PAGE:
03/24/2021 12:36 PM  
Thanks for that info. Yes I do agree all yields are low right now.

What specific vehicles or etc. is reasonable to use, if your funds are being stored in a commercial bank account? CDs? Or divert some to a brokerage holding for treasuries? Do banks offer the ability to invest in your above suggestions simply through a normal commercial bank account?
KellyM3
(North Carolina)

Posts:1695


03/24/2021 12:38 PM  
The reserve fund is not really to be invested for returns so:

1. Money Market
2. A CD Ladder

However, you know your HOA and community's risk tolerance best.
MarkM19
(Texas)

Posts:790


03/24/2021 12:49 PM  
Chris,
The best plan of action is to take the safe CD route. I always suggest laddering multiple CDs so that one is maturing every quarter. Not sure how much assets you are actually talking about but normally you can get 100k or 50k Cds at any banking institution. If all the money is currently in a checking account you could start with a 3 month, 6 month, 9 month and 1 year CDs. When they mature you change them to 1 year CDs that auto renew if no action is taken. Remember if you are contributing monthly or quarterly to reserves new money will always be coming in the Cash reserve account. I also would have what every your Reserve Study has suggested annual spending left in a Cash account. The long term money is best in the best rates you can get on one year CDs.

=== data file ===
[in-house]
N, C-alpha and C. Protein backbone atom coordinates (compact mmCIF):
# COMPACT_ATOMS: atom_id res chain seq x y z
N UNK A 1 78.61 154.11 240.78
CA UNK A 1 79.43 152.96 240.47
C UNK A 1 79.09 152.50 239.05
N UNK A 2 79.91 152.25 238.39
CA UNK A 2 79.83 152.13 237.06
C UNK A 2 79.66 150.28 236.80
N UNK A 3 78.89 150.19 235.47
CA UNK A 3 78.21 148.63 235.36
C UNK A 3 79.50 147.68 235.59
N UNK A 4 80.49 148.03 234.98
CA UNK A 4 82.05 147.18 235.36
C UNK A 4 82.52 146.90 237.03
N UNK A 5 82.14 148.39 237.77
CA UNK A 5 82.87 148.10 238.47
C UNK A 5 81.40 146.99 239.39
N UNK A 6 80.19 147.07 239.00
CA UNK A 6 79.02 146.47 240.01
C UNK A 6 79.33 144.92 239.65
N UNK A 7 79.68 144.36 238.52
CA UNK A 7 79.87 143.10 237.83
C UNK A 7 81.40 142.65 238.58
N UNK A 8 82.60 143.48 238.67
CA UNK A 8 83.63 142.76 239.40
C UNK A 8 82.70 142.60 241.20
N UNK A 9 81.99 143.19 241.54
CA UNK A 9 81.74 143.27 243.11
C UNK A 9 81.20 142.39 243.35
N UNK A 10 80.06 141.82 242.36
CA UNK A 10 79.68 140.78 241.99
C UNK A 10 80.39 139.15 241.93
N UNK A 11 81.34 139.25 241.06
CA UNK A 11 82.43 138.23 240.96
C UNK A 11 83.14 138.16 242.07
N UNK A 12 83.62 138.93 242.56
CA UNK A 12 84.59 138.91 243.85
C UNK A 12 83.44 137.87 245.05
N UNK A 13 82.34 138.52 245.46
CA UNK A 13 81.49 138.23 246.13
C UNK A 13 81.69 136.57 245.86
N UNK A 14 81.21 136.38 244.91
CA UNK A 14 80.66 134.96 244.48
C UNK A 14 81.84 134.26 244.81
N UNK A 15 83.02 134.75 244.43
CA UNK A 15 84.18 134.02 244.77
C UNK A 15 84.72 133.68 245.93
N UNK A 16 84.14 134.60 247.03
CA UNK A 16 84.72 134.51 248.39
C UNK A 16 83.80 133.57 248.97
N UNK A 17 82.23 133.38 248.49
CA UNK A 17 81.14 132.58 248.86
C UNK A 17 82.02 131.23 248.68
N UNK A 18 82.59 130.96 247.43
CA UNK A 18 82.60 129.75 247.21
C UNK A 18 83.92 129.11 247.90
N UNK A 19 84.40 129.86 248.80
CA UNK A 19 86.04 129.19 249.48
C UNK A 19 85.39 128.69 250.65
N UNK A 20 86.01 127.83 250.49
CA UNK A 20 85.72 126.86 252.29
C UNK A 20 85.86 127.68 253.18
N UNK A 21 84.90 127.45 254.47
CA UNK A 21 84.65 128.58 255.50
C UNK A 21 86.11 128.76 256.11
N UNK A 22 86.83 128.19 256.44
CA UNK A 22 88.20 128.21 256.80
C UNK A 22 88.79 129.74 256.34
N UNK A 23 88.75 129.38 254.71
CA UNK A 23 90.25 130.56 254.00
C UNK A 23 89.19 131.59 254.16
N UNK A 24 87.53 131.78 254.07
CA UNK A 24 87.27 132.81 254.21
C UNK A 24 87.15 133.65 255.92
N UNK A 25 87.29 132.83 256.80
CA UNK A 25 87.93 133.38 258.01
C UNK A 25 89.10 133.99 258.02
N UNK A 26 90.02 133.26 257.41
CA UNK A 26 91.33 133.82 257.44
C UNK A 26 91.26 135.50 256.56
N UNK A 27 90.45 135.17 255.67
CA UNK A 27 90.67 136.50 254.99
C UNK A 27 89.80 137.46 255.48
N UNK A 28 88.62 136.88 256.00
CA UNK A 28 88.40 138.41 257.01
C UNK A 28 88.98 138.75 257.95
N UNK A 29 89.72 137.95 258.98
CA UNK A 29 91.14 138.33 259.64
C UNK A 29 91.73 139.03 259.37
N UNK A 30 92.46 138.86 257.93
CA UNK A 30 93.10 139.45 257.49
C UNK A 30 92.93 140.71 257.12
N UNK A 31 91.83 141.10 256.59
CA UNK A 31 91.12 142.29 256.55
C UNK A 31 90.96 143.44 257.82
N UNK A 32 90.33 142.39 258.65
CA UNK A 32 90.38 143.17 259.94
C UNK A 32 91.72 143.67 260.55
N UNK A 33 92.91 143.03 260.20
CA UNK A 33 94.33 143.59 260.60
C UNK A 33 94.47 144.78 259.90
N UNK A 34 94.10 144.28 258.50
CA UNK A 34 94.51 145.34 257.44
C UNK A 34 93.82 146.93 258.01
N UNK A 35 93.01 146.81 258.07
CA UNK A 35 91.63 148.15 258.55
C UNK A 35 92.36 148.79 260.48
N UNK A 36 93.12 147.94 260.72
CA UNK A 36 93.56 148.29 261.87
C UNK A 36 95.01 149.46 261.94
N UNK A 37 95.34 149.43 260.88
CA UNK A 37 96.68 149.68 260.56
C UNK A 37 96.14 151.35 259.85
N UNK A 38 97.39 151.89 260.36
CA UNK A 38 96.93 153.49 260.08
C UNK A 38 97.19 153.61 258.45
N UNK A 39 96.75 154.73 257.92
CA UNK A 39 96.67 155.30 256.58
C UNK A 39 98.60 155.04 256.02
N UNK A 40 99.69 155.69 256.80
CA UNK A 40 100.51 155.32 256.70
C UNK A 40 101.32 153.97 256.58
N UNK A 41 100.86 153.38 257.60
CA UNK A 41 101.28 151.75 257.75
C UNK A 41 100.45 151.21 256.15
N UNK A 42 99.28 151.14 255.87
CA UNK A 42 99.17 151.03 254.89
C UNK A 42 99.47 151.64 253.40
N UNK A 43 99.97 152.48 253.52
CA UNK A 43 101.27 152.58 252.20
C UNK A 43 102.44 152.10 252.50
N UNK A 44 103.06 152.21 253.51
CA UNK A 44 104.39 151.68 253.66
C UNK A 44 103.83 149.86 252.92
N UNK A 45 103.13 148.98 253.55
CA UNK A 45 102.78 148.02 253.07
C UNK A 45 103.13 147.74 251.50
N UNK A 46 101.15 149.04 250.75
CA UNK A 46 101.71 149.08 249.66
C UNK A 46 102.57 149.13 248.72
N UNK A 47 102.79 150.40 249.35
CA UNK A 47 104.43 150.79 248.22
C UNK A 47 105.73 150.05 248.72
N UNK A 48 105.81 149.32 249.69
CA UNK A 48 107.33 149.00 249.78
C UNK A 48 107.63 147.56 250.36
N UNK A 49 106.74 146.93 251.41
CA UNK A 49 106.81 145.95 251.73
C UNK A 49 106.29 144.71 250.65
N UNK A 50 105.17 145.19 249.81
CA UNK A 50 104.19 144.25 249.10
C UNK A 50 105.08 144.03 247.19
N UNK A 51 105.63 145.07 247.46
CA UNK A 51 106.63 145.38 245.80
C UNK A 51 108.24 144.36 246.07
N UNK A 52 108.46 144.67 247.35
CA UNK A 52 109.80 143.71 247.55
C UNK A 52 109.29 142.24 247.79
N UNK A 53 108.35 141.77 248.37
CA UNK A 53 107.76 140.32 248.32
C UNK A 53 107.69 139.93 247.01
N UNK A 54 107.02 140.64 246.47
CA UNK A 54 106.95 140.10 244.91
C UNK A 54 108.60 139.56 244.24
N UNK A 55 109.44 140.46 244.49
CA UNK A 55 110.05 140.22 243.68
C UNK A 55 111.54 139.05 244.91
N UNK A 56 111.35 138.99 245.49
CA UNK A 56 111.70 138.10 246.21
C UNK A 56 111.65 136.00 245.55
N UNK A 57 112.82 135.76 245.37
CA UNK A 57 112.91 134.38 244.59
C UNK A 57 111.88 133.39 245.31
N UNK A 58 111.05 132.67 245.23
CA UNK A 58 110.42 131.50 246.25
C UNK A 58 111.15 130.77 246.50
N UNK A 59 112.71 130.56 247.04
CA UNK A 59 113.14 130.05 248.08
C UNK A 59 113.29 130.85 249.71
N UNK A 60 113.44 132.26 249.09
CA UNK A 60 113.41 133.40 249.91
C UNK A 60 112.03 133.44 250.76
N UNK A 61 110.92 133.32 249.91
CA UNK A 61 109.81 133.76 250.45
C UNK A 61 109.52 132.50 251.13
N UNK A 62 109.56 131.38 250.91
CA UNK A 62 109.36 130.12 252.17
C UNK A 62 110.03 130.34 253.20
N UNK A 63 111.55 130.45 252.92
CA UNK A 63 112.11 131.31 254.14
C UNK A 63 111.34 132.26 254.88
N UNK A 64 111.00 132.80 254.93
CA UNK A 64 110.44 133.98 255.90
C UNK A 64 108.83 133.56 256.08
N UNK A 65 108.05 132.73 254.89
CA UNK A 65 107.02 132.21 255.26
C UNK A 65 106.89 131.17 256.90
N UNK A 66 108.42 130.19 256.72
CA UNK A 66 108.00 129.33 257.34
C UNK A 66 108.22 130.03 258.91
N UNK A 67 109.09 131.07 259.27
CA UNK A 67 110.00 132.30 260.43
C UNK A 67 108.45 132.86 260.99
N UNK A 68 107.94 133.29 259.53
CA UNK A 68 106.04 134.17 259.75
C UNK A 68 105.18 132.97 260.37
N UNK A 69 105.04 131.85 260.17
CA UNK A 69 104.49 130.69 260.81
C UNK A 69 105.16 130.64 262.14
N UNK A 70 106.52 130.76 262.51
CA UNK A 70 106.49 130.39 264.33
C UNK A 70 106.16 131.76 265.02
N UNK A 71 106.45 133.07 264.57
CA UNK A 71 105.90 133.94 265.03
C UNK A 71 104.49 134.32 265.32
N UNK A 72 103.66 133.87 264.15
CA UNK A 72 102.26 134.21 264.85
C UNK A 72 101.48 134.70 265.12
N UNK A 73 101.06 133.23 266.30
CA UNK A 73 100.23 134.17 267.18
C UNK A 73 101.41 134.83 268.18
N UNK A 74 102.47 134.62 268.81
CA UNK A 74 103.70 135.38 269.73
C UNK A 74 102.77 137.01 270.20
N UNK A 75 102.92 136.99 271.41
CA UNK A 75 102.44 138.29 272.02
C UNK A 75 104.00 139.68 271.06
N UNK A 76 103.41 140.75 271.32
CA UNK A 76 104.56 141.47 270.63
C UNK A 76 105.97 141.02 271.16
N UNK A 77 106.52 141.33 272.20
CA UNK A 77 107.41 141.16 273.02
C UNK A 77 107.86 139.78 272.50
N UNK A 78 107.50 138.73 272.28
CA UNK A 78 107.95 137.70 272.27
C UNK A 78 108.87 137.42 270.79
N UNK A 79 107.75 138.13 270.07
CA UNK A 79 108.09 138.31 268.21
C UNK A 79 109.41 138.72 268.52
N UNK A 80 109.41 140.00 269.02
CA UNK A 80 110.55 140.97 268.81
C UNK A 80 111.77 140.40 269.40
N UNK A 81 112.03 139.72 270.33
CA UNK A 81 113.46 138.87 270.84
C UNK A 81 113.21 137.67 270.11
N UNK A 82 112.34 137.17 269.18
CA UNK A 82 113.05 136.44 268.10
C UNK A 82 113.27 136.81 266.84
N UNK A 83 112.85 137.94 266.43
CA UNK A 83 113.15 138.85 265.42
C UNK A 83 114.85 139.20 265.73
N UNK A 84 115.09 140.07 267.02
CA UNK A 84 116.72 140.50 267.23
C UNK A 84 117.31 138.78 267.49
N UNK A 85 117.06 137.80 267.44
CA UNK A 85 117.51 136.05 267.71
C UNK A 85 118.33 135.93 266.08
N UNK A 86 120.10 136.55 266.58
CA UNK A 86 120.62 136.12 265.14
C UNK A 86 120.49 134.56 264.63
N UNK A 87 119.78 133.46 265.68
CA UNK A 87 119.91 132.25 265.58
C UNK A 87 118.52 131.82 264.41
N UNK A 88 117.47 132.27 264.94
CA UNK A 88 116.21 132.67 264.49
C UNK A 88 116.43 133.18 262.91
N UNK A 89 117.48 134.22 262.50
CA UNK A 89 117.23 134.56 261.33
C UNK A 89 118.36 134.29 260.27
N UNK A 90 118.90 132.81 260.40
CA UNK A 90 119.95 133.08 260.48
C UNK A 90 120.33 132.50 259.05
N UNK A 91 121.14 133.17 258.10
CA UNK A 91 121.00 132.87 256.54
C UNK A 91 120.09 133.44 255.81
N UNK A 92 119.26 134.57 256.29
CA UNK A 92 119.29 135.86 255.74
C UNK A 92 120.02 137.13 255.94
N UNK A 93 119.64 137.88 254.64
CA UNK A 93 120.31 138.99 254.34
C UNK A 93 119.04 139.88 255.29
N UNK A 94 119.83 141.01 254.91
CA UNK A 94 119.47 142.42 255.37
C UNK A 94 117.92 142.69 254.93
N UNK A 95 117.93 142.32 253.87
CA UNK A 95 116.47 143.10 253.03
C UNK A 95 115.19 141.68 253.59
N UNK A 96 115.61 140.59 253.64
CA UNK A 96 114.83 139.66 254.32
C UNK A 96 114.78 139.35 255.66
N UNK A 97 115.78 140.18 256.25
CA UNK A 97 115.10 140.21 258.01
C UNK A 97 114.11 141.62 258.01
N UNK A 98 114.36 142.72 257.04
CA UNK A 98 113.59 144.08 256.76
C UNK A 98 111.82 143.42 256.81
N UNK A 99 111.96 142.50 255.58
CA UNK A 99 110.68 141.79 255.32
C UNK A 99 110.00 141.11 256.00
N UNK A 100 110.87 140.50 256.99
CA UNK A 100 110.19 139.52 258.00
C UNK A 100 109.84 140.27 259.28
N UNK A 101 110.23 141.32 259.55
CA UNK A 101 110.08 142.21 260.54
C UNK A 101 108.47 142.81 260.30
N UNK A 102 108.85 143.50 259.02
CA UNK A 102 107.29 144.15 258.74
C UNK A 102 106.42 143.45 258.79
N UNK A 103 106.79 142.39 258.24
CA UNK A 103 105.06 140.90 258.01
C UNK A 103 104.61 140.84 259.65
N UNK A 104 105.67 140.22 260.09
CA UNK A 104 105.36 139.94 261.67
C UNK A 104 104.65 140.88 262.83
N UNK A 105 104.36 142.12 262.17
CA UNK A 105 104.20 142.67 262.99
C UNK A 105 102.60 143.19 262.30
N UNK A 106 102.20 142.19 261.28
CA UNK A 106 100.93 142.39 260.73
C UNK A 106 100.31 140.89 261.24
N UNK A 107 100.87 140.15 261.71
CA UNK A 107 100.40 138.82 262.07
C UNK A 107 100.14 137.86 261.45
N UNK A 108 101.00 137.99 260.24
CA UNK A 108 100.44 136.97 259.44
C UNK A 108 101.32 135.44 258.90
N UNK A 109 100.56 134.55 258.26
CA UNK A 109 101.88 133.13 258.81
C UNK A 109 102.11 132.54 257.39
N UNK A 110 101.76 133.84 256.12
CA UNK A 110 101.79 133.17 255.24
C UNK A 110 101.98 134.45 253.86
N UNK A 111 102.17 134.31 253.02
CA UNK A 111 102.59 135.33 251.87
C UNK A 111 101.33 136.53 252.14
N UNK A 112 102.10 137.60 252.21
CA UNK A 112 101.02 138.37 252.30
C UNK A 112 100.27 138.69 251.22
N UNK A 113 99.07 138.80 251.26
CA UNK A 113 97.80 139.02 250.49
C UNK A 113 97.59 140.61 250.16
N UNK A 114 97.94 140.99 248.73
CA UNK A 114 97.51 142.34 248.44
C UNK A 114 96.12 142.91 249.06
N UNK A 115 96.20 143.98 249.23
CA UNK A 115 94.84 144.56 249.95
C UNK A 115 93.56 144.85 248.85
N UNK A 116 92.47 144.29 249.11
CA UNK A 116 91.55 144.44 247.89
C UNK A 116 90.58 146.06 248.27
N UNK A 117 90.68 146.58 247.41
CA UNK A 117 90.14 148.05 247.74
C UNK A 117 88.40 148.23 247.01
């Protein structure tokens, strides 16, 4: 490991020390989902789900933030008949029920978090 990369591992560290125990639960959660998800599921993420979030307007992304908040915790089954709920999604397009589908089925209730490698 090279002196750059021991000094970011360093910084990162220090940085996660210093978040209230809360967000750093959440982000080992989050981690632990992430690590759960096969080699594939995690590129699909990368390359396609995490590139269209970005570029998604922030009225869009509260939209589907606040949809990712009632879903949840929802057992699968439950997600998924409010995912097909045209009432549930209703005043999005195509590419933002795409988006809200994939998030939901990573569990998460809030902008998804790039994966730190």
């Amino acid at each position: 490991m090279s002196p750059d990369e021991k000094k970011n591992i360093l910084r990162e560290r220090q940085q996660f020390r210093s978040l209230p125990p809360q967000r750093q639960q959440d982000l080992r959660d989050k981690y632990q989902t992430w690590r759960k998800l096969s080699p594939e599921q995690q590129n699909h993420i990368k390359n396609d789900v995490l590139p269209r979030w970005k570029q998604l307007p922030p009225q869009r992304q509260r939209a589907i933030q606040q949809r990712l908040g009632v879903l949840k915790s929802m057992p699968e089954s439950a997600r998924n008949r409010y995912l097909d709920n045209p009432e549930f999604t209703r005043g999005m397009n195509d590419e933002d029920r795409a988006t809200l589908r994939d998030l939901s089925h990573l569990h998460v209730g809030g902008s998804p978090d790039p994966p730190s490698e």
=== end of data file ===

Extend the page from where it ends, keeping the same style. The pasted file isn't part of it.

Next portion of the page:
As others have mentioned your job as a board member is to protect those funds so they are easily accessed when needed.
CathyA3
(Ohio)

Posts:1881


03/24/2021 12:55 PM  
Posted By ChrisS24 on 03/24/2021 12:36 PM
Thanks for that info. Yes I do agree all yields are low right now.

What specific vehicles or etc. is reasonable to use, if your funds are being stored in a commercial bank account? CDs? Or divert some to a brokerage holding for treasuries? Do banks offer the ability to invest in your above suggestions simply through a normal commercial bank account?




You can buy Treasuries from federal reserve banks or online through TreasuryDirect.